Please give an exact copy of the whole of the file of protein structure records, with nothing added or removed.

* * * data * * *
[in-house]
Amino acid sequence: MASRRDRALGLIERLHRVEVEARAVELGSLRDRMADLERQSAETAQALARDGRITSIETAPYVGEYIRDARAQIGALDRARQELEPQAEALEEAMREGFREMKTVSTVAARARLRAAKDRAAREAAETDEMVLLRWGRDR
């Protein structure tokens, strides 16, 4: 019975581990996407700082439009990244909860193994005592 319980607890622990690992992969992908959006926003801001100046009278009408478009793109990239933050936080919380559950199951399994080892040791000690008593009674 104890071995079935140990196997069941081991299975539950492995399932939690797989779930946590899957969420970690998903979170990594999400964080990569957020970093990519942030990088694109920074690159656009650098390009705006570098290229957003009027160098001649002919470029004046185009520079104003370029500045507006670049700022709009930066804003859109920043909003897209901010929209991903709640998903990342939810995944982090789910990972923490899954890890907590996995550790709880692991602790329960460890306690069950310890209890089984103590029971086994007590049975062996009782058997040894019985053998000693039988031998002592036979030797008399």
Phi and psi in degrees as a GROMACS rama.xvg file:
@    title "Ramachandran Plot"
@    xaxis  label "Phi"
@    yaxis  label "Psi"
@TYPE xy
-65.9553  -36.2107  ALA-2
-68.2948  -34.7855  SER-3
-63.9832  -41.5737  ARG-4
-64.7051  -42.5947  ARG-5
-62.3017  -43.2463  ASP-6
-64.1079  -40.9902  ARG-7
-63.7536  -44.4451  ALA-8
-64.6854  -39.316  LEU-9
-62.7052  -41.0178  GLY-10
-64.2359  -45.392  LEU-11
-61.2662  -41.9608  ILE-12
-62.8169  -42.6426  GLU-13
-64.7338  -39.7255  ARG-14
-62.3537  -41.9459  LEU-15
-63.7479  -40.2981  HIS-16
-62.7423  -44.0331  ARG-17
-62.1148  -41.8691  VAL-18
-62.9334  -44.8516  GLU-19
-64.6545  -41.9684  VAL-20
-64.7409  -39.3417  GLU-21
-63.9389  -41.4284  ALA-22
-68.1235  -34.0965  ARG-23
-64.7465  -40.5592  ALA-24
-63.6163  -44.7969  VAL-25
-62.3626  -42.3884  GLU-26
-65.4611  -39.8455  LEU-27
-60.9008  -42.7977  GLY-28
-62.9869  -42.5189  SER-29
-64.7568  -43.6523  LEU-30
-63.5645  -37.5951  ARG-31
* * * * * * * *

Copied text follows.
[in-house]
Amino acid sequence: MASRRDRALGLIERLHRVEVEARAVELGSLRDRMADLERQSAETAQALARDGRITSIETAPYVGEYIRDARAQIGALDRARQELEPQAEALEEAMREGFREMKTVSTVAARARLRAAKDRAAREAAETDEMVLLRWGRDR
């Protein structure tokens, strides 16, 4: 019975581990996407700082439009990244909860193994005592 319980607890622990690992992969992908959006926003801001100046009278009408478009793109990239933050936080919380559950199951399994080892040791000690008593009674 104890071995079935140990196997069941081991299975539950492995399932939690797989779930946590899957969420970690998903979170990594999400964080990569957020970093990519942030990088694109920074690159656009650098390009705006570098290229957003009027160098001649002919470029004046185009520079104003370029500045507006670049700022709009930066804003859109920043909003897209901010929209991903709640998903990342939810995944982090789910990972923490899954890890907590996995550790709880692991602790329960460890306690069950310890209890089984103590029971086994007590049975062996009782058997040894019985053998000693039988031998002592036979030797008399």
Phi and psi in degrees as a GROMACS rama.xvg file:
@    title "Ramachandran Plot"
@    xaxis  label "Phi"
@    yaxis  label "Psi"
@TYPE xy
-65.9553  -36.2107  ALA-2
-68.2948  -34.7855  SER-3
-63.9832  -41.5737  ARG-4
-64.7051  -42.5947  ARG-5
-62.3017  -43.2463  ASP-6
-64.1079  -40.9902  ARG-7
-63.7536  -44.4451  ALA-8
-64.6854  -39.316  LEU-9
-62.7052  -41.0178  GLY-10
-64.2359  -45.392  LEU-11
-61.2662  -41.9608  ILE-12
-62.8169  -42.6426  GLU-13
-64.7338  -39.7255  ARG-14
-62.3537  -41.9459  LEU-15
-63.7479  -40.2981  HIS-16
-62.7423  -44.0331  ARG-17
-62.1148  -41.8691  VAL-18
-62.9334  -44.8516  GLU-19
-64.6545  -41.9684  VAL-20
-64.7409  -39.3417  GLU-21
-63.9389  -41.4284  ALA-22
-68.1235  -34.0965  ARG-23
-64.7465  -40.5592  ALA-24
-63.6163  -44.7969  VAL-25
-62.3626  -42.3884  GLU-26
-65.4611  -39.8455  LEU-27
-60.9008  -42.7977  GLY-28
-62.9869  -42.5189  SER-29
-64.7568  -43.6523  LEU-30
-63.5645  -37.5951  ARG-31